If one recited the Amida within four amot of feces, she did not fulfill her obligation, and the Amida must be repeated. Even if she was unaware that there was excrement there, but there was a reasonable concern that the place would contain excrement, she acted negligently by not examining the cleanliness of the place before praying, and therefore she did not fulfill her obligation. However, if the place was unlikely to contain excrement, since she was not required to check, she fulfilled her obligation (SA 76:8; MB 76:31 and 81:13).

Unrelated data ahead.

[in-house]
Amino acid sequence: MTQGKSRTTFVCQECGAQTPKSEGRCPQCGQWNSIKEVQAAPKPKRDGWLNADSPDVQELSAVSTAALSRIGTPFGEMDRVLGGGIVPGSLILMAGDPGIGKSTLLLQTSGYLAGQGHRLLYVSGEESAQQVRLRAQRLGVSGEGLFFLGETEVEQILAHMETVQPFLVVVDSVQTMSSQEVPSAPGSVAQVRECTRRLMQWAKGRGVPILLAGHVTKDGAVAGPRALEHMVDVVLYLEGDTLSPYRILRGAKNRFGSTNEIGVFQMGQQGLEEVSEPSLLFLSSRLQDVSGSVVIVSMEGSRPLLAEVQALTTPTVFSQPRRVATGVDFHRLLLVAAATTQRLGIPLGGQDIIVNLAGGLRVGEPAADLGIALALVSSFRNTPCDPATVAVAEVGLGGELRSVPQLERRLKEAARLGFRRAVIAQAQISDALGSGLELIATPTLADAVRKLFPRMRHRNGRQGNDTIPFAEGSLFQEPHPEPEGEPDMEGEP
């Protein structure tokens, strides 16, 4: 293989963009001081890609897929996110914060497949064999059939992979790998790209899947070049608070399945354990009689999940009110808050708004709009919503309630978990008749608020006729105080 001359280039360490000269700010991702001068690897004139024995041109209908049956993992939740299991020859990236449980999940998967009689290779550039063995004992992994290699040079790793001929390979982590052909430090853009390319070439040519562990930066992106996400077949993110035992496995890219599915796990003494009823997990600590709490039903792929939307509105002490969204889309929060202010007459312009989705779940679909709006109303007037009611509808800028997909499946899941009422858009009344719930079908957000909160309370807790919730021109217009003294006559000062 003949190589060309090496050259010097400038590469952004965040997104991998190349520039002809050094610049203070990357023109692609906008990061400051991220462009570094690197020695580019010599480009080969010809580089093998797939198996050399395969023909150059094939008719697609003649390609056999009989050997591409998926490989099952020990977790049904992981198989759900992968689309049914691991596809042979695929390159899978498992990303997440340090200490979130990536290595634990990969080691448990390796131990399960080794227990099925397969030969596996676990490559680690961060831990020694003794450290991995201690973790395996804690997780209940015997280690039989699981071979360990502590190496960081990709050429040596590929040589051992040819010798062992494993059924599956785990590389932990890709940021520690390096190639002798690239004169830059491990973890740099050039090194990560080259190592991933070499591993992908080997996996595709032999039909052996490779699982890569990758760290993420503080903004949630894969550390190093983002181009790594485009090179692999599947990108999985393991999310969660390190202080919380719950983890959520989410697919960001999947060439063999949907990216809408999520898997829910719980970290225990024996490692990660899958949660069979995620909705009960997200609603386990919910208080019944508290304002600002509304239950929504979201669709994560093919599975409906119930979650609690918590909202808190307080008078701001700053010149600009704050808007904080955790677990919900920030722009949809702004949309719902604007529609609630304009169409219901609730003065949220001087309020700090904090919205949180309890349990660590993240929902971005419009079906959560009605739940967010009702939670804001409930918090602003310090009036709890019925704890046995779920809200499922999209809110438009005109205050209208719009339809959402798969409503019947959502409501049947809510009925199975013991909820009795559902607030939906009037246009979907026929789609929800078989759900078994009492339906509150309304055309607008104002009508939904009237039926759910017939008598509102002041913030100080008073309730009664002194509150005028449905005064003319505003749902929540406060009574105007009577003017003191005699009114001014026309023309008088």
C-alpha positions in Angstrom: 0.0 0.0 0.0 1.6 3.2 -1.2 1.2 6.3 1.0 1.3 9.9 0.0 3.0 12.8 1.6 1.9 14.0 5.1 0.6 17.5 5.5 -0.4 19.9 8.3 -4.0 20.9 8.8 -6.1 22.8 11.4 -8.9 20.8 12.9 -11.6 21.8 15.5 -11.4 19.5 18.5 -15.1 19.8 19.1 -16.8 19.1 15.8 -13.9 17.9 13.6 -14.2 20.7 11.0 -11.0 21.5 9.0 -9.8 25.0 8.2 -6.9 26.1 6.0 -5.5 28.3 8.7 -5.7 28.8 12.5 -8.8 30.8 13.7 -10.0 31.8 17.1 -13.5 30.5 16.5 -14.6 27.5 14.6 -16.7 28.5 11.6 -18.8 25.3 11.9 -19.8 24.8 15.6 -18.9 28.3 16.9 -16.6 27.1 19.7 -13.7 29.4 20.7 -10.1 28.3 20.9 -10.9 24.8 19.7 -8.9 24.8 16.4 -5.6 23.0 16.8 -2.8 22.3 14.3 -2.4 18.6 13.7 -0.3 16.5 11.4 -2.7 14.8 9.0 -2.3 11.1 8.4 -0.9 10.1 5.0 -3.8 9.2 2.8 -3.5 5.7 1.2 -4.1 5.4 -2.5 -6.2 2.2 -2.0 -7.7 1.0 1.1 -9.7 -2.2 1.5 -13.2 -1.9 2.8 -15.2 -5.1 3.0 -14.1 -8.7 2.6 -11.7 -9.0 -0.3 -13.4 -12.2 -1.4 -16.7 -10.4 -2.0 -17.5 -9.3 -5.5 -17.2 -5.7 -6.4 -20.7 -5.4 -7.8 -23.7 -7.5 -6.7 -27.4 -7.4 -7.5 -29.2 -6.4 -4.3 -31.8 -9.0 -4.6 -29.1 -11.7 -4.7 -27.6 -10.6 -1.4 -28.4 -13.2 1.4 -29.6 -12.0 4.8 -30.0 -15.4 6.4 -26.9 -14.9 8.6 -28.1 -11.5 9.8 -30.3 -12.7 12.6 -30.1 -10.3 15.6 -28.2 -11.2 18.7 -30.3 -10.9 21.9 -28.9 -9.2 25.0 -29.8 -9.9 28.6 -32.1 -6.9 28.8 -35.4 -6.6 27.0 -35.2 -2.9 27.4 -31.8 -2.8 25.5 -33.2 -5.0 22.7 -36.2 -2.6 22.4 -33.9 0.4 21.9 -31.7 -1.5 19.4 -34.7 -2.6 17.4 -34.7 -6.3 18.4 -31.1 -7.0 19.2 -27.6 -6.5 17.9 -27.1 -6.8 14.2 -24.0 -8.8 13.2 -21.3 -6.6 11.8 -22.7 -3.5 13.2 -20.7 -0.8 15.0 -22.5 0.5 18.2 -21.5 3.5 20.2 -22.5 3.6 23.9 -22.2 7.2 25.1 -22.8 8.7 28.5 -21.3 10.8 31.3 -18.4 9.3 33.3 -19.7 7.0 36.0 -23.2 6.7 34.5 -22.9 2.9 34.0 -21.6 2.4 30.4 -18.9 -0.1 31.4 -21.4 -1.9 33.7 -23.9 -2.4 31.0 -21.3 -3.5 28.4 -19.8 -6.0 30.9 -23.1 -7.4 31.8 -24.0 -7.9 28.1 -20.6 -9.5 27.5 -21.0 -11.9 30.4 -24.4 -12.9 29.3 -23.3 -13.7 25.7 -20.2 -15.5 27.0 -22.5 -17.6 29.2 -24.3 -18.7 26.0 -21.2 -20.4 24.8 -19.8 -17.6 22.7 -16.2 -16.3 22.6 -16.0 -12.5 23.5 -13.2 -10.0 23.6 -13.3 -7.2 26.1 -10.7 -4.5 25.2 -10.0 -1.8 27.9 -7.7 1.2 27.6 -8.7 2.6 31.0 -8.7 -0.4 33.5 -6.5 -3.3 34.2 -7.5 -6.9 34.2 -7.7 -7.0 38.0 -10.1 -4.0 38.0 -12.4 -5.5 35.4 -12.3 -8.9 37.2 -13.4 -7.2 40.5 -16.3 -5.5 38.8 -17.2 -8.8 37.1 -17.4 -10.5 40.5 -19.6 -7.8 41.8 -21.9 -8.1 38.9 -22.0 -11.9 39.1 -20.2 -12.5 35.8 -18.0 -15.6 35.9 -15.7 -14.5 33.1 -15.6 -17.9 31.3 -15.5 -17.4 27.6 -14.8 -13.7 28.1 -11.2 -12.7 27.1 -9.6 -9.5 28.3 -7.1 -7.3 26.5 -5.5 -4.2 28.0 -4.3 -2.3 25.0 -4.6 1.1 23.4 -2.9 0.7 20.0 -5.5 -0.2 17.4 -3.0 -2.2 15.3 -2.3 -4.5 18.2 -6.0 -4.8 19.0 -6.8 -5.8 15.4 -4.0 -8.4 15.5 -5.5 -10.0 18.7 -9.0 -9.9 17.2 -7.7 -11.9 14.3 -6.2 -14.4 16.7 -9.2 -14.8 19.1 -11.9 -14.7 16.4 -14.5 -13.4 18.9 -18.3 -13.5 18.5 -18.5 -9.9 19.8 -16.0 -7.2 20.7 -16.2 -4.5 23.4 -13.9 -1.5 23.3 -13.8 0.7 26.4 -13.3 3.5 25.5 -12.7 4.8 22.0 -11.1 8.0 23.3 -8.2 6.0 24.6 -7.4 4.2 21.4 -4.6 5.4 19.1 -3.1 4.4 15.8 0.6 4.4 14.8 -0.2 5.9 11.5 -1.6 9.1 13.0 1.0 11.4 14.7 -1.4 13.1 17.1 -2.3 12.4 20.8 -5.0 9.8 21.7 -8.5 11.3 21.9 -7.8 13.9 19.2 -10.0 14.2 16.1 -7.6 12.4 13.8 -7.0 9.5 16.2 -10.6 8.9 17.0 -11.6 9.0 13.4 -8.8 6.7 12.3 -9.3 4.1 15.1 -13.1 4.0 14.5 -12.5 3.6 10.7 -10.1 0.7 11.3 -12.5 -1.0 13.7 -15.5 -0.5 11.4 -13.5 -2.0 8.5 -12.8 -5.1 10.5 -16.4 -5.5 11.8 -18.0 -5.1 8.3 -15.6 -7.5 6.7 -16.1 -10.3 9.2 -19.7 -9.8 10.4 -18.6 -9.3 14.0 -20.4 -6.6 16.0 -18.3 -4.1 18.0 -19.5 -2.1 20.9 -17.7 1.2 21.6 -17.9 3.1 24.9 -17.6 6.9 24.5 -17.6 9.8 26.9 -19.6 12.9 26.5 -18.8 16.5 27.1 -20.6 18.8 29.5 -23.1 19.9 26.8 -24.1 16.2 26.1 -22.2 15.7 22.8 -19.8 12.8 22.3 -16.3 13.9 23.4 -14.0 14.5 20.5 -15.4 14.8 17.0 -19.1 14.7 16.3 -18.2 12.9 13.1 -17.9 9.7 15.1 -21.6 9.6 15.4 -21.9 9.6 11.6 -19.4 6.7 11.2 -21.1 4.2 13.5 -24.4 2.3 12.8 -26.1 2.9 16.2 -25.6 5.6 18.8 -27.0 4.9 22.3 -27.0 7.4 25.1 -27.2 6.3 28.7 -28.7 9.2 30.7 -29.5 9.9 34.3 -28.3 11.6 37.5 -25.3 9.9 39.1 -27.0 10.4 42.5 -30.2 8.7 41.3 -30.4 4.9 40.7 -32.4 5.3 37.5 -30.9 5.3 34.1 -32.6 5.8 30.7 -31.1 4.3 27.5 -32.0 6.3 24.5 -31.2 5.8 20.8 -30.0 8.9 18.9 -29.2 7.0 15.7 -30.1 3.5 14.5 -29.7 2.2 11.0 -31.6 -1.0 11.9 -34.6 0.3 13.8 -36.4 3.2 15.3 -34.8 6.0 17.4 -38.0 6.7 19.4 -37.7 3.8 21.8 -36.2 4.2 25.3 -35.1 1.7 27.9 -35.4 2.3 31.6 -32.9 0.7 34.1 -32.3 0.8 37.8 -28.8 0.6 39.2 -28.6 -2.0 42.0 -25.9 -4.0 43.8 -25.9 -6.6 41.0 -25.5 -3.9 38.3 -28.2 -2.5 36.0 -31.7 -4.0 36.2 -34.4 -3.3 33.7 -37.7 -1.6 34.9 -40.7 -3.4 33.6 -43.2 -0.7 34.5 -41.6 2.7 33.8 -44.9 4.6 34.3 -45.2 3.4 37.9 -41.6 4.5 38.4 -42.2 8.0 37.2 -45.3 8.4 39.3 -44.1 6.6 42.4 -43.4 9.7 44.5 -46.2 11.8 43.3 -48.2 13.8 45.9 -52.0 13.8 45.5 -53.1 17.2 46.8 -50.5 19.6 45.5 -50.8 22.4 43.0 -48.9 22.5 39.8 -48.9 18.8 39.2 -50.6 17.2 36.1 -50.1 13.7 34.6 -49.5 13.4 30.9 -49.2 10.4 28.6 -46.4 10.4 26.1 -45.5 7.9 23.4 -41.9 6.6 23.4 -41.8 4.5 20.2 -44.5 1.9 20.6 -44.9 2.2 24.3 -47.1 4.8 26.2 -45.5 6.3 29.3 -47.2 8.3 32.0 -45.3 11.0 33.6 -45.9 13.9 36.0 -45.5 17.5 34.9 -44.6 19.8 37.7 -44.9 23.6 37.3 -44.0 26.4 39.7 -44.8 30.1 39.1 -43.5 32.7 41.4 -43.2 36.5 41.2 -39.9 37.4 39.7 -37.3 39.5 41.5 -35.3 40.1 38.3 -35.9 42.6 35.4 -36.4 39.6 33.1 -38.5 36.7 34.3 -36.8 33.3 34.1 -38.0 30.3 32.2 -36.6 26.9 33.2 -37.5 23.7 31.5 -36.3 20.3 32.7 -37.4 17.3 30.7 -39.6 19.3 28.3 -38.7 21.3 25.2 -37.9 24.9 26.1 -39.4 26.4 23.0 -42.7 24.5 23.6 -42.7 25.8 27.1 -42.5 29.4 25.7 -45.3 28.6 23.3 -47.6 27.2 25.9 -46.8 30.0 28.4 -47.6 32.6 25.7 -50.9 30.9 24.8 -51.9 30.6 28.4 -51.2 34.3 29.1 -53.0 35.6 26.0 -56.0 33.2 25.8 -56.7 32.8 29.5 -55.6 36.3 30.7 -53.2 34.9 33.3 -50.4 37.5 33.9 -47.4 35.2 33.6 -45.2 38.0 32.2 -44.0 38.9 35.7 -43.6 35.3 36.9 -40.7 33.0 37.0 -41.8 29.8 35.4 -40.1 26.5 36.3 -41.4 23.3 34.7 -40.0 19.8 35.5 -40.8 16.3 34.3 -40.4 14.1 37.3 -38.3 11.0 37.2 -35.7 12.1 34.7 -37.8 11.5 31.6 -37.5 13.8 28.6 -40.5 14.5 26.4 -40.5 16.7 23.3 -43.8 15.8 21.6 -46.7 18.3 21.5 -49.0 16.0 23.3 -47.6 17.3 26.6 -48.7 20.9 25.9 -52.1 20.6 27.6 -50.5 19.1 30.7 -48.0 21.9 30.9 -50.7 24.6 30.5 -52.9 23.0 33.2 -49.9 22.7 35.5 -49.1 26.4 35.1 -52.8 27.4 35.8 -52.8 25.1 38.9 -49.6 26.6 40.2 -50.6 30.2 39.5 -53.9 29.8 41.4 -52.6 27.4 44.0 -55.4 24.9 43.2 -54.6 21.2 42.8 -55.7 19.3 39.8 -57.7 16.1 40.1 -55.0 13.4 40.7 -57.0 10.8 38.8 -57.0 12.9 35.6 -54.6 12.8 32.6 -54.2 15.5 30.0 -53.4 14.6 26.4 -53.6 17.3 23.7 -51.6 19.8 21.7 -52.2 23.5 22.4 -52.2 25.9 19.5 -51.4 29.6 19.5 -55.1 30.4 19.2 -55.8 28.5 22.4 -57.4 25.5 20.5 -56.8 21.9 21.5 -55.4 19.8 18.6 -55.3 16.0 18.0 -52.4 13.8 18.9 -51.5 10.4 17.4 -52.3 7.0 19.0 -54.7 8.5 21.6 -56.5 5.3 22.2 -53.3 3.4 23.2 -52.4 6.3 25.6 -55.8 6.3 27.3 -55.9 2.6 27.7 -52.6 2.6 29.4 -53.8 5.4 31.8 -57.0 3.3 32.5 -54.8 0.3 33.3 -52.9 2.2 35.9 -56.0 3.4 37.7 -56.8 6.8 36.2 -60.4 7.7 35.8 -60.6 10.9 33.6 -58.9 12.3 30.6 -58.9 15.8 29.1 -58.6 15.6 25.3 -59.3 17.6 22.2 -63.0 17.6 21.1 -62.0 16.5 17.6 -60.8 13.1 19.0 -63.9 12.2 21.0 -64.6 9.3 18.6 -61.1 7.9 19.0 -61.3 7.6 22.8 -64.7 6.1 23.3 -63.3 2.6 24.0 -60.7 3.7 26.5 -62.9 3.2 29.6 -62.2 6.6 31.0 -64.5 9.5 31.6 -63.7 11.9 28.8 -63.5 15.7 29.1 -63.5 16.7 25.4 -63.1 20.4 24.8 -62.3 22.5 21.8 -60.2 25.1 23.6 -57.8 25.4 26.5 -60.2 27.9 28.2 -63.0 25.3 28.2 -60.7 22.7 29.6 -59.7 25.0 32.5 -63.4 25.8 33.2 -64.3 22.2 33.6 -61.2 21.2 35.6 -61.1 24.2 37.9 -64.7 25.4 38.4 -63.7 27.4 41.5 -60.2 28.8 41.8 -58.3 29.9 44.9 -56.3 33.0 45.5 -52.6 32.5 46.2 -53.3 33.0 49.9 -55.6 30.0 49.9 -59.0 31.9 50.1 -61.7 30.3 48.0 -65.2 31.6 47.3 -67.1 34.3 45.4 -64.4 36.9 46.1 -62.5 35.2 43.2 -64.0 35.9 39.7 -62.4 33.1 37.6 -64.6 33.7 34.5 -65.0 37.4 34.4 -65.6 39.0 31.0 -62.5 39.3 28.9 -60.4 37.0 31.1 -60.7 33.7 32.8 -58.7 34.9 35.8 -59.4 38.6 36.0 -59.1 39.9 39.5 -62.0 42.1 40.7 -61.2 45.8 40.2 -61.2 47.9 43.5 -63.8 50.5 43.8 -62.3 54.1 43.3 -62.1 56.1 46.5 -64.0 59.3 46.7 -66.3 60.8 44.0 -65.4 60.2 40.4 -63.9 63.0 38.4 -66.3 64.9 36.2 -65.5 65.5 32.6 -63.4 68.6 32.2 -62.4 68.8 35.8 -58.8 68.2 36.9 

The poskim disagree about one who recited berakhot within four amot of excrement. Some say that because she transgressed a biblical prohibition, she did not fulfill her obligation and must repeat all the berakhot (MB 185:7; BHL ad loc.). Others maintain that the Sages are only strict about the recitation of Shema and the Amida, but concerning other berakhot, be-di’avad she fulfilled her obligation (Ĥayei Adam 3:33; Kitzur SA 5:10; Kaf Ha-ĥayim 76:37, 185:14). Since this is a matter of dispute concerning berakhot, and repeating the berakha raises concerns about making a berakha le-vatala, the principle of leniency in matters of uncertainty about berakhot (“safek berakhot le-hakel”) applies, and she may not repeat the berakha. It is best that she meditates on the words of the berakha, for some poskim maintain that one fulfills the obligation to recite a berakha just by thinking it (Rambam), and the prohibition to recite a berakha le-vatala does not apply to thought.